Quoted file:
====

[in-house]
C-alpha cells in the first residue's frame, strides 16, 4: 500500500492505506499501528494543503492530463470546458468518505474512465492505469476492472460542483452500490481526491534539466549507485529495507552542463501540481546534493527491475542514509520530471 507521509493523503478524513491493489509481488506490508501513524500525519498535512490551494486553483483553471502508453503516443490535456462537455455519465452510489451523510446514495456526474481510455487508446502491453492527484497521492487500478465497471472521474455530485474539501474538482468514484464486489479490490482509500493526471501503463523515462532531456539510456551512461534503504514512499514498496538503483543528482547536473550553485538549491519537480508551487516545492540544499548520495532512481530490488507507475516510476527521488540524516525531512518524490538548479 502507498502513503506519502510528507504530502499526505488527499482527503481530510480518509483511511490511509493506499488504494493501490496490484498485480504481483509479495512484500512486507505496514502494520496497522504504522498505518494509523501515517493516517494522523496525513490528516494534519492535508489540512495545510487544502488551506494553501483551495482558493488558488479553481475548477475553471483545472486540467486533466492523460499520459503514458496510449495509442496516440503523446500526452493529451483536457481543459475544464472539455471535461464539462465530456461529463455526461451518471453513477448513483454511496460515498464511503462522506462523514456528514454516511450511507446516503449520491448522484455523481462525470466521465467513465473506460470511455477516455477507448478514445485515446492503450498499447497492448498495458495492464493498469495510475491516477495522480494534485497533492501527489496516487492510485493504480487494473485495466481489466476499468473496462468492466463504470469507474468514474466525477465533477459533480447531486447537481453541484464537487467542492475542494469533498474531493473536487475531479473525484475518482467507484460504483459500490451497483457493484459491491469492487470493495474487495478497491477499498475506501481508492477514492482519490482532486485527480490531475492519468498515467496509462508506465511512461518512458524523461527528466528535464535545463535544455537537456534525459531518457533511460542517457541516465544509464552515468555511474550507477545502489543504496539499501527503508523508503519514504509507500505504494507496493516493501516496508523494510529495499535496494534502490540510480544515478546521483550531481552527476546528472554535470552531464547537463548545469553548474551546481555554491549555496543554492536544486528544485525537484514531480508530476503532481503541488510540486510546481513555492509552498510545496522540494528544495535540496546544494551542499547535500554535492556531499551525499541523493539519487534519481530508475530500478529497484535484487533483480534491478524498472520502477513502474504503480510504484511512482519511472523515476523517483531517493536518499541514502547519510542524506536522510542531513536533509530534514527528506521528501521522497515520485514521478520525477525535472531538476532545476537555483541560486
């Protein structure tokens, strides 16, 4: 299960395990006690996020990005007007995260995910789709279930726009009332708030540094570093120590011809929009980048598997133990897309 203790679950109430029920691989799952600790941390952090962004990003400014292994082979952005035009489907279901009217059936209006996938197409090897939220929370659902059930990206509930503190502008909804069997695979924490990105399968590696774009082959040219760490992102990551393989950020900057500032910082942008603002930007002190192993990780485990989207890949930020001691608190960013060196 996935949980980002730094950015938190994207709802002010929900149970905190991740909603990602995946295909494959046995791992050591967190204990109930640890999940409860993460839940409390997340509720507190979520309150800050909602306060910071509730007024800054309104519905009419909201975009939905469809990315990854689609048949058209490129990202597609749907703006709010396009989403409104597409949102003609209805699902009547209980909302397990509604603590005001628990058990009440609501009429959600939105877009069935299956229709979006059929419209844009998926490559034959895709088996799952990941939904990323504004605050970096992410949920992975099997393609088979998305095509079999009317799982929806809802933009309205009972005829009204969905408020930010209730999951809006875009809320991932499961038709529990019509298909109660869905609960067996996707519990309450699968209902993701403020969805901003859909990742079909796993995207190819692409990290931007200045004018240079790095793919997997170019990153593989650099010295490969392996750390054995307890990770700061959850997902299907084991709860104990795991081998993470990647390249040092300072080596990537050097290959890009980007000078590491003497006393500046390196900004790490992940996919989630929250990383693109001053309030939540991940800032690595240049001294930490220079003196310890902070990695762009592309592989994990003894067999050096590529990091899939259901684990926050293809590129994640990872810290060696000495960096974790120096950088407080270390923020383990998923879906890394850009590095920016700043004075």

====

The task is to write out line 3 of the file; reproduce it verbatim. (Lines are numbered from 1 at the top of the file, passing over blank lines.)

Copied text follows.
């Protein structure tokens, strides 16, 4: 299960395990006690996020990005007007995260995910789709279930726009009332708030540094570093120590011809929009980048598997133990897309 203790679950109430029920691989799952600790941390952090962004990003400014292994082979952005035009489907279901009217059936209006996938197409090897939220929370659902059930990206509930503190502008909804069997695979924490990105399968590696774009082959040219760490992102990551393989950020900057500032910082942008603002930007002190192993990780485990989207890949930020001691608190960013060196 996935949980980002730094950015938190994207709802002010929900149970905190991740909603990602995946295909494959046995791992050591967190204990109930640890999940409860993460839940409390997340509720507190979520309150800050909602306060910071509730007024800054309104519905009419909201975009939905469809990315990854689609048949058209490129990202597609749907703006709010396009989403409104597409949102003609209805699902009547209980909302397990509604603590005001628990058990009440609501009429959600939105877009069935299956229709979006059929419209844009998926490559034959895709088996799952990941939904990323504004605050970096992410949920992975099997393609088979998305095509079999009317799982929806809802933009309205009972005829009204969905408020930010209730999951809006875009809320991932499961038709529990019509298909109660869905609960067996996707519990309450699968209902993701403020969805901003859909990742079909796993995207190819692409990290931007200045004018240079790095793919997997170019990153593989650099010295490969392996750390054995307890990770700061959850997902299907084991709860104990795991081998993470990647390249040092300072080596990537050097290959890009980007000078590491003497006393500046390196900004790490992940996919989630929250990383693109001053309030939540991940800032690595240049001294930490220079003196310890902070990695762009592309592989994990003894067999050096590529990091899939259901684990926050293809590129994640990872810290060696000495960096974790120096950088407080270390923020383990998923879906890394850009590095920016700043004075």